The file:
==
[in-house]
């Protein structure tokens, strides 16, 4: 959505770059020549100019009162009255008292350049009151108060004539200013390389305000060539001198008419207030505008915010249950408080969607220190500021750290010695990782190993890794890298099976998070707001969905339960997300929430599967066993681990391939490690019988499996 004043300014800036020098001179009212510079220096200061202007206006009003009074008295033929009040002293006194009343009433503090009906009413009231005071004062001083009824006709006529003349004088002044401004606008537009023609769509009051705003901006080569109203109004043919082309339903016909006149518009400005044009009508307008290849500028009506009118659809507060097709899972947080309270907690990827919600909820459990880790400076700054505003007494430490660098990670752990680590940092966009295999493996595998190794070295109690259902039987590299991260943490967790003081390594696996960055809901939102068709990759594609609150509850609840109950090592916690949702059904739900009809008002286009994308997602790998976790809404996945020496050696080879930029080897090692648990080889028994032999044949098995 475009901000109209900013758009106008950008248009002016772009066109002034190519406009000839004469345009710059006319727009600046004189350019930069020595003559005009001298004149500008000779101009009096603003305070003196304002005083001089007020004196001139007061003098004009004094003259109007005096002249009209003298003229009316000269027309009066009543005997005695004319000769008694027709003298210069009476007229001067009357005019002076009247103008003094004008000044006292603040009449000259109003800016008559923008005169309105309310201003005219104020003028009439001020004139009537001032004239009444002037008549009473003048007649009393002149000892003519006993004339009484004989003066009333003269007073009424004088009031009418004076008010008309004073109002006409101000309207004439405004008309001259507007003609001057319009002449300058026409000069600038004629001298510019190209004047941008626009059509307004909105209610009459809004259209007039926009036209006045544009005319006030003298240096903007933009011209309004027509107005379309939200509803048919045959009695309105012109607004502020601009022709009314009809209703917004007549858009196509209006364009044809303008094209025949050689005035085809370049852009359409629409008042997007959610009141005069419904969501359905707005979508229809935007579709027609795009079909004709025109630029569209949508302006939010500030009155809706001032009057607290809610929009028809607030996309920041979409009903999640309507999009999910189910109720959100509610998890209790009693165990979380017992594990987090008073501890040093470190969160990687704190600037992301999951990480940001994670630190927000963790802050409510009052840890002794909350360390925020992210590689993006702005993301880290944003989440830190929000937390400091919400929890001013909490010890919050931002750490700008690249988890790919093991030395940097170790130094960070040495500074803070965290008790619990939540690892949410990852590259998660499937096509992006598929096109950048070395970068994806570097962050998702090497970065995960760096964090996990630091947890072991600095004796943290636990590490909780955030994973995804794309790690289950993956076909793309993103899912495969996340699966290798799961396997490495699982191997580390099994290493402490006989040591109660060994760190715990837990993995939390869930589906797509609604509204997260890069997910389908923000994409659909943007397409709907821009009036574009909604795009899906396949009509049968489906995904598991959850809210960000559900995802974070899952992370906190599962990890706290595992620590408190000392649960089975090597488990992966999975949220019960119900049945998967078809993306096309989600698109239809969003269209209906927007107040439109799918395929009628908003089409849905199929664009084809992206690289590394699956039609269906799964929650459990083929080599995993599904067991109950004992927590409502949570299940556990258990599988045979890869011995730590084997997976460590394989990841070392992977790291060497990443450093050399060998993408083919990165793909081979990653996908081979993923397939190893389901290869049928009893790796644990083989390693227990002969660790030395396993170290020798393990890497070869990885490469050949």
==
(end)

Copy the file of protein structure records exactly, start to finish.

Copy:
[in-house]
């Protein structure tokens, strides 16, 4: 959505770059020549100019009162009255008292350049009151108060004539200013390389305000060539001198008419207030505008915010249950408080969607220190500021750290010695990782190993890794890298099976998070707001969905339960997300929430599967066993681990391939490690019988499996 004043300014800036020098001179009212510079220096200061202007206006009003009074008295033929009040002293006194009343009433503090009906009413009231005071004062001083009824006709006529003349004088002044401004606008537009023609769509009051705003901006080569109203109004043919082309339903016909006149518009400005044009009508307008290849500028009506009118659809507060097709899972947080309270907690990827919600909820459990880790400076700054505003007494430490660098990670752990680590940092966009295999493996595998190794070295109690259902039987590299991260943490967790003081390594696996960055809901939102068709990759594609609150509850609840109950090592916690949702059904739900009809008002286009994308997602790998976790809404996945020496050696080879930029080897090692648990080889028994032999044949098995 475009901000109209900013758009106008950008248009002016772009066109002034190519406009000839004469345009710059006319727009600046004189350019930069020595003559005009001298004149500008000779101009009096603003305070003196304002005083001089007020004196001139007061003098004009004094003259109007005096002249009209003298003229009316000269027309009066009543005997005695004319000769008694027709003298210069009476007229001067009357005019002076009247103008003094004008000044006292603040009449000259109003800016008559923008005169309105309310201003005219104020003028009439001020004139009537001032004239009444002037008549009473003048007649009393002149000892003519006993004339009484004989003066009333003269007073009424004088009031009418004076008010008309004073109002006409101000309207004439405004008309001259507007003609001057319009002449300058026409000069600038004629001298510019190209004047941008626009059509307004909105209610009459809004259209007039926009036209006045544009005319006030003298240096903007933009011209309004027509107005379309939200509803048919045959009695309105012109607004502020601009022709009314009809209703917004007549858009196509209006364009044809303008094209025949050689005035085809370049852009359409629409008042997007959610009141005069419904969501359905707005979508229809935007579709027609795009079909004709025109630029569209949508302006939010500030009155809706001032009057607290809610929009028809607030996309920041979409009903999640309507999009999910189910109720959100509610998890209790009693165990979380017992594990987090008073501890040093470190969160990687704190600037992301999951990480940001994670630190927000963790802050409510009052840890002794909350360390925020992210590689993006702005993301880290944003989440830190929000937390400091919400929890001013909490010890919050931002750490700008690249988890790919093991030395940097170790130094960070040495500074803070965290008790619990939540690892949410990852590259998660499937096509992006598929096109950048070395970068994806570097962050998702090497970065995960760096964090996990630091947890072991600095004796943290636990590490909780955030994973995804794309790690289950993956076909793309993103899912495969996340699966290798799961396997490495699982191997580390099994290493402490006989040591109660060994760190715990837990993995939390869930589906797509609604509204997260890069997910389908923000994409659909943007397409709907821009009036574009909604795009899906396949009509049968489906995904598991959850809210960000559900995802974070899952992370906190599962990890706290595992620590408190000392649960089975090597488990992966999975949220019960119900049945998967078809993306096309989600698109239809969003269209209906927007107040439109799918395929009628908003089409849905199929664009084809992206690289590394699956039609269906799964929650459990083929080599995993599904067991109950004992927590409502949570299940556990258990599988045979890869011995730590084997997976460590394989990841070392992977790291060497990443450093050399060998993408083919990165793909081979990653996908081979993923397939190893389901290869049928009893790796644990083989390693227990002969660790030395396993170290020798393990890497070869990885490469050949």